"To say we feel grateful is not to say that everything in our lives is necessarily great," Emmons says. "It just means we are aware of our blessings. If you only think about your disappointments and unsatisfied wants, you may be prone to unhappiness. If you're fully aware of your disappointments but at the same time thankful for the good that has happened and for your chance to live, you may show higher indices of well-being."
Psychologist Dan McAdams of Northwestern University, whose specialty is well-being research, says he recently became interested in gratitude when he saw studies suggesting that increasing a person's sense of thankfulness could lead to lower stress and better life "outcomes," meaning success in career and relationships. "Psychologists have tended to look down their nose at gratitude as little more than a question of having good manners and remembering to say thank you," McAdams says. Gratitude isn't even listed in the 1999 addition of the presumably encyclopedic "Encyclopedia of Human Emotions," a standard psychology text. "But if a sense of thankfulness can turn someone's life from bitter to positive, that makes gratitude an important aspect of psychology," McAdams notes.
Closer to the present, the pioneering psychologist Abraham Maslow, who in the 1960s developed the academic theory of self-actualization, which holds that human beings satisfy their needs in stages, beginning with physical and gradually rising to "transpersonal" or spiritual needs, before his death in 1970 wrote that he despaired of the lack of gratitude he saw in society. People's lives were getting better, Maslow wrote, and yet most seemed to be taking their blessings for granted.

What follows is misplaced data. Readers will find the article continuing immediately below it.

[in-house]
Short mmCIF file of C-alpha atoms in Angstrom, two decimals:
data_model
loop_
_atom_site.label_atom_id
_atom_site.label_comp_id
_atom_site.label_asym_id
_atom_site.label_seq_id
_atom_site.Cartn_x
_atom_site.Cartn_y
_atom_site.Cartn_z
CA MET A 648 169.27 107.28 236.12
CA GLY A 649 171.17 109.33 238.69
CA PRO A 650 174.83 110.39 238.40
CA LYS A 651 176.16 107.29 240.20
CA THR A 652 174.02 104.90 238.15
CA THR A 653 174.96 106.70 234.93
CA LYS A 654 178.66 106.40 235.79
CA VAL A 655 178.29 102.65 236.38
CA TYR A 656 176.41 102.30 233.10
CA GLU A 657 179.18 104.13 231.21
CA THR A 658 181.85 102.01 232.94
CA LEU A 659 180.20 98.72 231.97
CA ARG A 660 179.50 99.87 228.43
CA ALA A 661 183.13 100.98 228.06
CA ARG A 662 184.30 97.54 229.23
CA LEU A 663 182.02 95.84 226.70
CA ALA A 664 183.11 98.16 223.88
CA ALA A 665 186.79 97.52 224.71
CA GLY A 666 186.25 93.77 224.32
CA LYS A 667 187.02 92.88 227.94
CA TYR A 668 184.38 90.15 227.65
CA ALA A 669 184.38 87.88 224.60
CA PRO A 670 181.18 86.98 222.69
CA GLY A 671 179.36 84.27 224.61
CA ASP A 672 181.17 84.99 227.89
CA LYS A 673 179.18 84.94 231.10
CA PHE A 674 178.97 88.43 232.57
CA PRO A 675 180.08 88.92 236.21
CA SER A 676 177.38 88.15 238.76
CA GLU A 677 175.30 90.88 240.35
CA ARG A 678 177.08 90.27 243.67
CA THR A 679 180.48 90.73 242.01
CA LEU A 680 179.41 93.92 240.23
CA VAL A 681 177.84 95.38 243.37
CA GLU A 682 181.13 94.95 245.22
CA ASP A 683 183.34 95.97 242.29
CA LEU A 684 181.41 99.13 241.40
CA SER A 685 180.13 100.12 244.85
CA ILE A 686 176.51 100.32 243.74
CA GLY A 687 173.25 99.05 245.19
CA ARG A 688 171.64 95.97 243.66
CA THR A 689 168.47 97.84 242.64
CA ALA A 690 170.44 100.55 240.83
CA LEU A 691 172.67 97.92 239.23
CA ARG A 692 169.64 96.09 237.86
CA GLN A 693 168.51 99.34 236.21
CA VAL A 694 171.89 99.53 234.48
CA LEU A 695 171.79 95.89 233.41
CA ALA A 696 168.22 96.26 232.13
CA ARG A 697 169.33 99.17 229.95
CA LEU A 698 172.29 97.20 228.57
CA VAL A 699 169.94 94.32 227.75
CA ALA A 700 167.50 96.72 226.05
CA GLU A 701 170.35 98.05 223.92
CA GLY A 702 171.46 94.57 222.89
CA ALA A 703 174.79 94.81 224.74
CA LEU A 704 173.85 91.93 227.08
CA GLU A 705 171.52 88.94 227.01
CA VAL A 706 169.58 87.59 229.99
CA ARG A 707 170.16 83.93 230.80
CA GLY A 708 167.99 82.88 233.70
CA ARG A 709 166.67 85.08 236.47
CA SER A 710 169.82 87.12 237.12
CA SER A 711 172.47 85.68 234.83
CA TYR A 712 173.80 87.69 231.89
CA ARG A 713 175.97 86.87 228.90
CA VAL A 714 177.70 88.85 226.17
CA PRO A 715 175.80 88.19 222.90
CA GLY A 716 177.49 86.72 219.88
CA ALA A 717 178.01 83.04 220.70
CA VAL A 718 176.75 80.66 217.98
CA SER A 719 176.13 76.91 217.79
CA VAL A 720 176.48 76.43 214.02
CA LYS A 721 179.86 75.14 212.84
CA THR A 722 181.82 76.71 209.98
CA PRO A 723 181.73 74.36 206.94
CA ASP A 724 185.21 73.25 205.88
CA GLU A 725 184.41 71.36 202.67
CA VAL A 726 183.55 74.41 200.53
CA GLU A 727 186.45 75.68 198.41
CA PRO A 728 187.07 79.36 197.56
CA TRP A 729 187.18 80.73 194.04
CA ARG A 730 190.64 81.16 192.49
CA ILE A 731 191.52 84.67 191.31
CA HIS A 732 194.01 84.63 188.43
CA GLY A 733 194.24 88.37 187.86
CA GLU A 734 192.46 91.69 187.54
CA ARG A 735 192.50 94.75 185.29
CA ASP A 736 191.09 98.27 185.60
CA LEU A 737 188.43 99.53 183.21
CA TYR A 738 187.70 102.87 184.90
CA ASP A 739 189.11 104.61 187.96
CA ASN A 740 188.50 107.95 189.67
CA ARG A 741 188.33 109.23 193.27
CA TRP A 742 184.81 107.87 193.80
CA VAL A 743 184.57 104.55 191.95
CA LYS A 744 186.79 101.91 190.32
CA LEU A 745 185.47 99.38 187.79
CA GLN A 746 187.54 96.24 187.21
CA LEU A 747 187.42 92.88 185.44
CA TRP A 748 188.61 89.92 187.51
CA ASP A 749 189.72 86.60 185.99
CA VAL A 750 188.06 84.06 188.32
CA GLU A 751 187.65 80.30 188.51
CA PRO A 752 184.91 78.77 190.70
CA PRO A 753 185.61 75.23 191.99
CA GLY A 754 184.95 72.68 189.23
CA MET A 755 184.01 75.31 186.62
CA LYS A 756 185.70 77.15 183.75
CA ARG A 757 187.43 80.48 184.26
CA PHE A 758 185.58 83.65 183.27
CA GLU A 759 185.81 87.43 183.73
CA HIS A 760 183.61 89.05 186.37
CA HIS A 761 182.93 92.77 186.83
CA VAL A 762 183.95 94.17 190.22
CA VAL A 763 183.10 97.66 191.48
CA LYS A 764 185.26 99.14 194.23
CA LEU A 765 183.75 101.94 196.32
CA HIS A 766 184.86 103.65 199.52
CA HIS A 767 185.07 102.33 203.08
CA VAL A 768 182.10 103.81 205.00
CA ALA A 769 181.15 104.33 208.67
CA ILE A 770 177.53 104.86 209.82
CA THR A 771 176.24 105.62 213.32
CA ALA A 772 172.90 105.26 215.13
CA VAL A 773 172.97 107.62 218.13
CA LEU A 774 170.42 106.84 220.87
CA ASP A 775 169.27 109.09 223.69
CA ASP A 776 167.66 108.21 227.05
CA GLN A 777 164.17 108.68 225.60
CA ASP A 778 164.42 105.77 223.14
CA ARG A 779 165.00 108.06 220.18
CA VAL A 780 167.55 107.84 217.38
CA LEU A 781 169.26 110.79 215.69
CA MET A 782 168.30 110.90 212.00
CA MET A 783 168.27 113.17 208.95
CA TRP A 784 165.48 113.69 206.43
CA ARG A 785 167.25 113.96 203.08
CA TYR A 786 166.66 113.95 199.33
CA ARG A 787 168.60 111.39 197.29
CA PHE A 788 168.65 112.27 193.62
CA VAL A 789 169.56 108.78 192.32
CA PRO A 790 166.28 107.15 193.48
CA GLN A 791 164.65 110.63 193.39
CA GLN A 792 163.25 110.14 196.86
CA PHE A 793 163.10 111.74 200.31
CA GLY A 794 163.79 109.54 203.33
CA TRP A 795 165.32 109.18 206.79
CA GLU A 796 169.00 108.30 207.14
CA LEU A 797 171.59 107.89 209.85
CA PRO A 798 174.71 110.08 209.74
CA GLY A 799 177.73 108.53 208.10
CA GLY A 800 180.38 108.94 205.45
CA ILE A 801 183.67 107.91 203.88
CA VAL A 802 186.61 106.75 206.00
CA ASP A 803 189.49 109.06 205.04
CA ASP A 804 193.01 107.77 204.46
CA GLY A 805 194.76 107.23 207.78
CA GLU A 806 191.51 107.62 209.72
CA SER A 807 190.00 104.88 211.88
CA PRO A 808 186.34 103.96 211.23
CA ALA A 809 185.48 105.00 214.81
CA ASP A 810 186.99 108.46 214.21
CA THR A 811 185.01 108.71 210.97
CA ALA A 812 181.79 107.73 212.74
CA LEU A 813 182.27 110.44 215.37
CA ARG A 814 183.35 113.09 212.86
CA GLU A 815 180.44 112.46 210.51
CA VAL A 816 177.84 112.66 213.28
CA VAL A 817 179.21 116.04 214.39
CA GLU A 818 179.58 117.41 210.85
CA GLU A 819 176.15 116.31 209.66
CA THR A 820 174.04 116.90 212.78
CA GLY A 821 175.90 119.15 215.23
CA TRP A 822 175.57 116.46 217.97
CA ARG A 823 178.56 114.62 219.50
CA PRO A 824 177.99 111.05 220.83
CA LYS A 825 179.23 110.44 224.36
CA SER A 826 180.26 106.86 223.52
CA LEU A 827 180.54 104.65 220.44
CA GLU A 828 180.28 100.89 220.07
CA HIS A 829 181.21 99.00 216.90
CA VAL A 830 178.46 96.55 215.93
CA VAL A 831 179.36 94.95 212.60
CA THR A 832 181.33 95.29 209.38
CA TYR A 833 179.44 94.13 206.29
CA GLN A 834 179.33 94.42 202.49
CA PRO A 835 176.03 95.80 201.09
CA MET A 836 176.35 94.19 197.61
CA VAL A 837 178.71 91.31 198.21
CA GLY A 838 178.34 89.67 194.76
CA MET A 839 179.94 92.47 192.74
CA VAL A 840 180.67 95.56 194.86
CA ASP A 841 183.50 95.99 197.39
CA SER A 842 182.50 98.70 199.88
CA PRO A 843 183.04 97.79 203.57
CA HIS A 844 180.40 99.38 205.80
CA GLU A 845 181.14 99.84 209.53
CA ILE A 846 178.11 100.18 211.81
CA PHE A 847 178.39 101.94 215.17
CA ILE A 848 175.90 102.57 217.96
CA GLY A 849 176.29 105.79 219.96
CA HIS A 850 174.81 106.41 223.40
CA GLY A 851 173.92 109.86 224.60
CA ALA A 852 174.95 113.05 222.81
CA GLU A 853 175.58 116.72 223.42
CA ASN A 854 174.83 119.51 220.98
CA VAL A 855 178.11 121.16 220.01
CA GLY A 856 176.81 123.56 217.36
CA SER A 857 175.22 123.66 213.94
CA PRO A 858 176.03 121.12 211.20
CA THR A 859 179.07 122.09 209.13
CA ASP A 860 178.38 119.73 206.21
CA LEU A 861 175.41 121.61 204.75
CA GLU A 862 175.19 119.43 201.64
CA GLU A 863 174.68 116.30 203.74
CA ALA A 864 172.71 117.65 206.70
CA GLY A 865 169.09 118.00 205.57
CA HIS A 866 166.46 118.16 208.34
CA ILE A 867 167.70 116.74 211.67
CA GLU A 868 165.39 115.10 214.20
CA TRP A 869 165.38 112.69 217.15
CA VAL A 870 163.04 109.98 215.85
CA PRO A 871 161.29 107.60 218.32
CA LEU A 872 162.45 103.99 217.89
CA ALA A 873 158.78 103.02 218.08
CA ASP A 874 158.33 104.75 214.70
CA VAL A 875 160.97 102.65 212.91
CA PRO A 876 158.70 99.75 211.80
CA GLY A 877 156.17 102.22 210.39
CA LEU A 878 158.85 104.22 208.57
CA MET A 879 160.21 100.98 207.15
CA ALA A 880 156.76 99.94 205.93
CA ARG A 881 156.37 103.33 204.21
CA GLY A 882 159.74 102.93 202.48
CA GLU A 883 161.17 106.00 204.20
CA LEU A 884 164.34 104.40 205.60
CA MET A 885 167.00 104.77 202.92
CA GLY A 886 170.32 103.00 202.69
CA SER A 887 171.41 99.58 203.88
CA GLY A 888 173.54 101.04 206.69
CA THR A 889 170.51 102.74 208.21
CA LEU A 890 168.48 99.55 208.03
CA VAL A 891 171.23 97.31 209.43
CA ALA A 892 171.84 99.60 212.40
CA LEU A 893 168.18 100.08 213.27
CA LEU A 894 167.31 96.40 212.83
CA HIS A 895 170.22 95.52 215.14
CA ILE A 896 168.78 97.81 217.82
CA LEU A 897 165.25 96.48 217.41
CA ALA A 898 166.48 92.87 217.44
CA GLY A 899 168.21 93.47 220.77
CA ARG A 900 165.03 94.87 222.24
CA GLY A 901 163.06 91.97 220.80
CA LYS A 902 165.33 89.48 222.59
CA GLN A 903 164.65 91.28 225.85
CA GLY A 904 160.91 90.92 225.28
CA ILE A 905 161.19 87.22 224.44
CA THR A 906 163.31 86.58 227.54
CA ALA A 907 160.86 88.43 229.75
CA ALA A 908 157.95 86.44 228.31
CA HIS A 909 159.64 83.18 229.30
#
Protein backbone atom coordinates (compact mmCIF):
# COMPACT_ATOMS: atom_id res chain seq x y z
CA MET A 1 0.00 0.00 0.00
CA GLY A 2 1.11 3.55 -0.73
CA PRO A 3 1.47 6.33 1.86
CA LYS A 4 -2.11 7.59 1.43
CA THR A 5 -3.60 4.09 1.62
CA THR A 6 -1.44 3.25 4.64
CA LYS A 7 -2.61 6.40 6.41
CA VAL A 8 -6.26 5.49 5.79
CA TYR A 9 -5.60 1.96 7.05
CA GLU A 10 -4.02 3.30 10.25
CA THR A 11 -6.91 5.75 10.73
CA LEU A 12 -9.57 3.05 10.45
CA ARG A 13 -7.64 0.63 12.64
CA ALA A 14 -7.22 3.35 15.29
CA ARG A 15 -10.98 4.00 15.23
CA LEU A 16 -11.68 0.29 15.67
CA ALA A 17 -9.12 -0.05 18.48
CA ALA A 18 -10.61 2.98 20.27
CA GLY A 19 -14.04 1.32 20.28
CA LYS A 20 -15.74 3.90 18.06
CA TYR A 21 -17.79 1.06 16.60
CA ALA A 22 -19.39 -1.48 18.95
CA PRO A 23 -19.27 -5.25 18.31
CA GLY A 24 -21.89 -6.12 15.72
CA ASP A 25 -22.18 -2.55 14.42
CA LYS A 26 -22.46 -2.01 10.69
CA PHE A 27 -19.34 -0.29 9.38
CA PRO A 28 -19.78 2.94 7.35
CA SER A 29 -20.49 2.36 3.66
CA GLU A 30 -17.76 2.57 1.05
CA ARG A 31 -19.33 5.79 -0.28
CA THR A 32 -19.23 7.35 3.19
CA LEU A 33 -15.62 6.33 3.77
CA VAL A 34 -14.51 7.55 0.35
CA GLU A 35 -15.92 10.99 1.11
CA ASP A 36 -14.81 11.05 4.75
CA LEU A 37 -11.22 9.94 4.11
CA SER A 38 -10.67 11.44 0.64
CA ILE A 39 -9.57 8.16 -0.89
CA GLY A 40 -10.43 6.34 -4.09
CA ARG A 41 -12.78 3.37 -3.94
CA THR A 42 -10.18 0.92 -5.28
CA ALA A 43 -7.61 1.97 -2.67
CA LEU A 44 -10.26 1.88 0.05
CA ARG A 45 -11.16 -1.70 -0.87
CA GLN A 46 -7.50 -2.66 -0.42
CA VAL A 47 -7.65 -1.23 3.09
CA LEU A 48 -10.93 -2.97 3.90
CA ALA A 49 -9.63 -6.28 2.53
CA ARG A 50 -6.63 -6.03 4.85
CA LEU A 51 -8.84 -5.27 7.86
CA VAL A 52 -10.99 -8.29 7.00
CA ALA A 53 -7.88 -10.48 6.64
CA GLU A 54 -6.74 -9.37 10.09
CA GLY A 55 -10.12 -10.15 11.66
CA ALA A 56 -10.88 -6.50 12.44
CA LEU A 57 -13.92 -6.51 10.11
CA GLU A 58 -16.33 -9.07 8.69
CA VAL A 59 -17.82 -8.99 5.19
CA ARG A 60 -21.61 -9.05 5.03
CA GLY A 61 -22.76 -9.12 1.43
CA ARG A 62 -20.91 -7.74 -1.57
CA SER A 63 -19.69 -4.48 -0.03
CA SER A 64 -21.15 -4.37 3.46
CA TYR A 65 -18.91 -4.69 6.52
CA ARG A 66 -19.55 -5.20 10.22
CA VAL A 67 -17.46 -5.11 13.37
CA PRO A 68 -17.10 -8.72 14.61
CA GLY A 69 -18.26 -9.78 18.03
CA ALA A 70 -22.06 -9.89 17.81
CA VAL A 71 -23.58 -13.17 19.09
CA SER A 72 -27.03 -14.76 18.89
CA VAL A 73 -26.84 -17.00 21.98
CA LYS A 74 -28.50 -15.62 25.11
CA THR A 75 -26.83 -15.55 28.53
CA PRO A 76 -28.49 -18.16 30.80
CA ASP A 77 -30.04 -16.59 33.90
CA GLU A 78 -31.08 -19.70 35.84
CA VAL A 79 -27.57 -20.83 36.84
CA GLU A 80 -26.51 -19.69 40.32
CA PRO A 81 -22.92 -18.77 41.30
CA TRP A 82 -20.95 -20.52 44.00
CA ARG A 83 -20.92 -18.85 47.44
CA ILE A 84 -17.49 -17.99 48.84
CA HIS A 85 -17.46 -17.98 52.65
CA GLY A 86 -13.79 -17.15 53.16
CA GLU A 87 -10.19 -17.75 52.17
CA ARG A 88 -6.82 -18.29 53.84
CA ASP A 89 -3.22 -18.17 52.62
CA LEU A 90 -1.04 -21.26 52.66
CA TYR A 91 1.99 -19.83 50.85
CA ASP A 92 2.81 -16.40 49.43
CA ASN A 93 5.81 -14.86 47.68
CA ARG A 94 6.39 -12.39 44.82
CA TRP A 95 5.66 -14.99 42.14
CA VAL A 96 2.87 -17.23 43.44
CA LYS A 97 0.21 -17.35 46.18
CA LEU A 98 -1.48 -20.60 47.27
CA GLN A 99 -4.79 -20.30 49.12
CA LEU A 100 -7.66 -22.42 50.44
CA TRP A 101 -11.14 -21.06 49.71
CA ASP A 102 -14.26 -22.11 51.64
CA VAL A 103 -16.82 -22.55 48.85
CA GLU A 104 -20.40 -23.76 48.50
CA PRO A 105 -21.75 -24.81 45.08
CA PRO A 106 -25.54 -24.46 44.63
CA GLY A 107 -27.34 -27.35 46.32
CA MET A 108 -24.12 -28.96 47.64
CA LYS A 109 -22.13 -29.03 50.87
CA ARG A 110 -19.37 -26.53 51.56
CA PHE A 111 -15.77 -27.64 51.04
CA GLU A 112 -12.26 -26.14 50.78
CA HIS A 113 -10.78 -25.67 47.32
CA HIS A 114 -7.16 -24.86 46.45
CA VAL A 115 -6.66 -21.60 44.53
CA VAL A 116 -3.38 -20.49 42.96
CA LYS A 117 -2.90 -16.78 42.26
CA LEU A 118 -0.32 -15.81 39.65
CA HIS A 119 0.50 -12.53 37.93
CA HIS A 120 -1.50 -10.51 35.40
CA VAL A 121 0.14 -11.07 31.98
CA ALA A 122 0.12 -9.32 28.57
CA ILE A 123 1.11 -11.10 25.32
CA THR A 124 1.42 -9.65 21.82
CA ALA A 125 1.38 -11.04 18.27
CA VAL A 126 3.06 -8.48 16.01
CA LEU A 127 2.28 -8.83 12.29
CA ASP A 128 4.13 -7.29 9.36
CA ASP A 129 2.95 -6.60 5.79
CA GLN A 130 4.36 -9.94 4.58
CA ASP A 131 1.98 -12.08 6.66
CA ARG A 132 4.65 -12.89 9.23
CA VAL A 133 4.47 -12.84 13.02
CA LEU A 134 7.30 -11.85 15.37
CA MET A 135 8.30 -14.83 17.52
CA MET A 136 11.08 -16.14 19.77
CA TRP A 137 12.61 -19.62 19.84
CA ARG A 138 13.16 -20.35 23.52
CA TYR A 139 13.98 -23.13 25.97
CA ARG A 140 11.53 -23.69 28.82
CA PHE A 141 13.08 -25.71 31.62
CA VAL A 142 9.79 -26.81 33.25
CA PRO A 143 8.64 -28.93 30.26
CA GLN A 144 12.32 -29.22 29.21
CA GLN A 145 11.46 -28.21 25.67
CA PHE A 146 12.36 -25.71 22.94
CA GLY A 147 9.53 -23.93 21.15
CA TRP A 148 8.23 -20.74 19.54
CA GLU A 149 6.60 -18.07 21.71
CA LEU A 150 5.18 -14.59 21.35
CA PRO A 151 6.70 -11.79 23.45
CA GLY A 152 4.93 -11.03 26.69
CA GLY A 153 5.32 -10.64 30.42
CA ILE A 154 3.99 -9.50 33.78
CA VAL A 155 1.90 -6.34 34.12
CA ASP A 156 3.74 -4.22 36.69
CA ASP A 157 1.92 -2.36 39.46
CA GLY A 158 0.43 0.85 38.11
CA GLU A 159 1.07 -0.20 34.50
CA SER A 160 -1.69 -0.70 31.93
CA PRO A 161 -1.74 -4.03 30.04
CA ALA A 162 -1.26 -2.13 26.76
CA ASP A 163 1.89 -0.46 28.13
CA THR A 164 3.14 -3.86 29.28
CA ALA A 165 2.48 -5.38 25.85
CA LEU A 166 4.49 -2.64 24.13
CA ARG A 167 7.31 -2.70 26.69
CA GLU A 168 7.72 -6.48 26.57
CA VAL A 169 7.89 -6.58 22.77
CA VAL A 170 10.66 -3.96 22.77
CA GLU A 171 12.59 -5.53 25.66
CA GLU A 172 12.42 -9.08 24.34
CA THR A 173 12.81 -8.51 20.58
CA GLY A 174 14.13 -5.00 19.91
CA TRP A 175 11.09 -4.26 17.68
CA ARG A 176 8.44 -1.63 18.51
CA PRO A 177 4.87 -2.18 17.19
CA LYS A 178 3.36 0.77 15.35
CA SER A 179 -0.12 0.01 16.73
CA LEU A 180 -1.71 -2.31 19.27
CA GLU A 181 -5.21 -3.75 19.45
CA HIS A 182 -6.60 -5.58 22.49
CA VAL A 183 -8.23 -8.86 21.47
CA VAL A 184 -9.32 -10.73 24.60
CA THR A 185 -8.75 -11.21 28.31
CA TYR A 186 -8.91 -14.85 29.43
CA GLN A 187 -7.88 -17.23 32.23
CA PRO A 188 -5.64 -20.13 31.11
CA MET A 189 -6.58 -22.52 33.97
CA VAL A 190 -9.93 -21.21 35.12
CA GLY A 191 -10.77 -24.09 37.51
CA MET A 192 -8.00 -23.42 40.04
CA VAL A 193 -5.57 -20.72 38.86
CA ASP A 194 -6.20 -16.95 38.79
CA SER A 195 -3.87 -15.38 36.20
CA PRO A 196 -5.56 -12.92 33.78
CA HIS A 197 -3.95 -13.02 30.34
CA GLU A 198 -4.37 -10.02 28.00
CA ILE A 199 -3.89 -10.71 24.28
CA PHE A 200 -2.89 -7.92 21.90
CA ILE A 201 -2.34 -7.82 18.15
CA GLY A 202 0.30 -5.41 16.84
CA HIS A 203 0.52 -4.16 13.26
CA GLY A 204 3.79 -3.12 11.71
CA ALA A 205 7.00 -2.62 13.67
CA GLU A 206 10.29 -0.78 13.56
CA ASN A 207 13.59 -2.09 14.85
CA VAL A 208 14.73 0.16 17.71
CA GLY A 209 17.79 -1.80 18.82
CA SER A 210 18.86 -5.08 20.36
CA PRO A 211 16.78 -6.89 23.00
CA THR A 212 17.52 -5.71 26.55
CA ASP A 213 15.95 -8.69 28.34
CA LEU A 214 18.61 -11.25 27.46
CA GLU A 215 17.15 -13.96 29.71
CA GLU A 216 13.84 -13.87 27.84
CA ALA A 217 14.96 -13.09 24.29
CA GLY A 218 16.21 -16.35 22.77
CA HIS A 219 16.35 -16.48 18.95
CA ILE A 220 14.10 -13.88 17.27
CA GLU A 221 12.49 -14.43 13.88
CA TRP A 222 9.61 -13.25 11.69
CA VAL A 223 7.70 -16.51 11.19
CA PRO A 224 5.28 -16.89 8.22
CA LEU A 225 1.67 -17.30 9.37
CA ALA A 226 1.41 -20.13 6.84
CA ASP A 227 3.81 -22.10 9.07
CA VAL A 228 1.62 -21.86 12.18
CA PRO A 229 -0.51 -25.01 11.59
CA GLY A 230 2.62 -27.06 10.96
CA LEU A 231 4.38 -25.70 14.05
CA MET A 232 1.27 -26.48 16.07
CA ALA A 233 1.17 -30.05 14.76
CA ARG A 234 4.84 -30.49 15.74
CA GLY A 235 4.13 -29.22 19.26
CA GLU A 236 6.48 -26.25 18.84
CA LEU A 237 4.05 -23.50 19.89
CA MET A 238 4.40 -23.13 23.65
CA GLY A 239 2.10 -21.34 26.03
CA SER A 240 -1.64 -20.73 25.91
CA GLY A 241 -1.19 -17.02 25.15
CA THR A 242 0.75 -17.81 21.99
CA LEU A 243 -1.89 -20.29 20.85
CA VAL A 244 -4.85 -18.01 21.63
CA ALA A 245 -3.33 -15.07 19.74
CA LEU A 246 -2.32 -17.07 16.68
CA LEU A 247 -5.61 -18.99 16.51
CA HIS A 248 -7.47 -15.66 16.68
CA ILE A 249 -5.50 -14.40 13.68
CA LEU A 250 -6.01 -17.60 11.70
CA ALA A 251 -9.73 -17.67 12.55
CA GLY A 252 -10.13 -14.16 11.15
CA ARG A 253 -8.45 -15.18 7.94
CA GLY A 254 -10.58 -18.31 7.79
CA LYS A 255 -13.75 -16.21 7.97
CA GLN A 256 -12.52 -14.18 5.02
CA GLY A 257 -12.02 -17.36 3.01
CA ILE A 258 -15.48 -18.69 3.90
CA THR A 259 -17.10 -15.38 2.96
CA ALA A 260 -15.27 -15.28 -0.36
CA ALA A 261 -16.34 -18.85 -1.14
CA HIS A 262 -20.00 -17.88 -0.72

Why aren't men and women today more aware of the value of gratitude? One reason, Emmons thinks, is the modern emphasis on self-reliance. Society conditions us to be self-made and independent. In that context, we don't want to think about our indebtedness to others, including those who came before us.
The decline of intellectual respect for faith seems another factor. Mainstream academics and intellectuals now look down on the idea of gratitude toward God as a rote church doctrine or even a primitive superstition. Other aspects of the modern milieu assume that the universe is just here, a product of soulless deterministic forces--and if mindless chemistry gave us life, why should anyone feel thankful for a meaningless molecular coincidence?
Yet religious feelings of gratitude should not be seen as belittling: When a person of faith thanks the divine for being granted life, he or she is expressing the joy that comes from knowing, God wanted me to exist. And as McAdams notes, "You do not need to hold any particular religious belief to feel gratitude in the cosmic sense for the fact that life is precious and we are fortunate to experience it." Regardless of whether there is a divine, we can still feel grateful for the knowledge that something must have made us.
Today researchers are beginning to study gratitude as part of the broader "positive psychology" movement that seeks to understand, not why some people become mentally ill, but why others become happy, optimistic, and altruistic. A sense of thankfulness for life, for the help and achievements of others, for the chance to experience each day's sunrise, seems to be part of making psychology positive. Thus it is in our self-interest to feel grateful because it helps enrich our own experience of life. Thanksgiving, in this view, should be every day of every year.